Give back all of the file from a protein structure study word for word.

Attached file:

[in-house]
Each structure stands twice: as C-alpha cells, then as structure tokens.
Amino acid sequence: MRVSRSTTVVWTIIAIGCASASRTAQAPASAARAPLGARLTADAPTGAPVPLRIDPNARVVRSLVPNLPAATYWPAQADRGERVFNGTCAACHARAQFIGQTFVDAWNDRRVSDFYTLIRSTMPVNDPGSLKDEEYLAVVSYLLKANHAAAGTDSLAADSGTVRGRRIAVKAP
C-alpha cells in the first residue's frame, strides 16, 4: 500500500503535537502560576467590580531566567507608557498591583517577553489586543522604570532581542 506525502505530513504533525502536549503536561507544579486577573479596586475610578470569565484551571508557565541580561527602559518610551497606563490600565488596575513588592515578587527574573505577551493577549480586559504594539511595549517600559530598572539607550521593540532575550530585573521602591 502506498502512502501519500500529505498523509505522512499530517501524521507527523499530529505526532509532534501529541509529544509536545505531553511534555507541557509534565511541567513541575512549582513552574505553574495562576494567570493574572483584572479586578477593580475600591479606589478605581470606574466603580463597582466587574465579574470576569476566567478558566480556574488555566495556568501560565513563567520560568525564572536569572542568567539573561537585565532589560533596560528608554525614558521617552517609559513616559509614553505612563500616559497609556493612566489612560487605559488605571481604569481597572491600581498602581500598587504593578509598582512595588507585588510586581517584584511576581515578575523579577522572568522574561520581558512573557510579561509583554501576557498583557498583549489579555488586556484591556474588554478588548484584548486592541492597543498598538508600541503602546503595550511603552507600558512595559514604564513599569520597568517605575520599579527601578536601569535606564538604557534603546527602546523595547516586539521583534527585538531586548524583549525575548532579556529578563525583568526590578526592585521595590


[in-house]
Each structure stands twice: as C-alpha cells, then as structure tokens.
Amino acid sequence: MRVSRSTTVVWTIIAIGCASASRTAQAPASAARAPLGARLTADAPTGAPVPLRIDPNARVVRSLVPNLPAATYWPAQADRGERVFNGTCAACHARAQFIGQTFVDAWNDRRVSDFYTLIRSTMPVNDPGSLKDEEYLAVVSYLLKANHAAAGTDSLAADSGTVRGRRIAVKAP
C-alpha cells in the first residue's frame, strides 16, 4: 500500500503535537502560576467590580531566567507608557498591583517577553489586543522604570532581542 506525502505530513504533525502536549503536561507544579486577573479596586475610578470569565484551571508557565541580561527602559518610551497606563490600565488596575513588592515578587527574573505577551493577549480586559504594539511595549517600559530598572539607550521593540532575550530585573521602591 502506498502512502501519500500529505498523509505522512499530517501524521507527523499530529505526532509532534501529541509529544509536545505531553511534555507541557509534565511541567513541575512549582513552574505553574495562576494567570493574572483584572479586578477593580475600591479606589478605581470606574466603580463597582466587574465579574470576569476566567478558566480556574488555566495556568501560565513563567520560568525564572536569572542568567539573561537585565532589560533596560528608554525614558521617552517609559513616559509614553505612563500616559497609556493612566489612560487605559488605571481604569481597572491600581498602581500598587504593578509598582512595588507585588510586581517584584511576581515578575523579577522572568522574561520581558512573557510579561509583554501576557498583557498583549489579555488586556484591556474588554478588548484584548486592541492597543498598538508600541503602546503595550511603552507600558512595559514604564513599569520597568517605575520599579527601578536601569535606564538604557534603546527602546523595547516586539521583534527585538531586548524583549525575548532579556529578563525583568526590578526592585521595590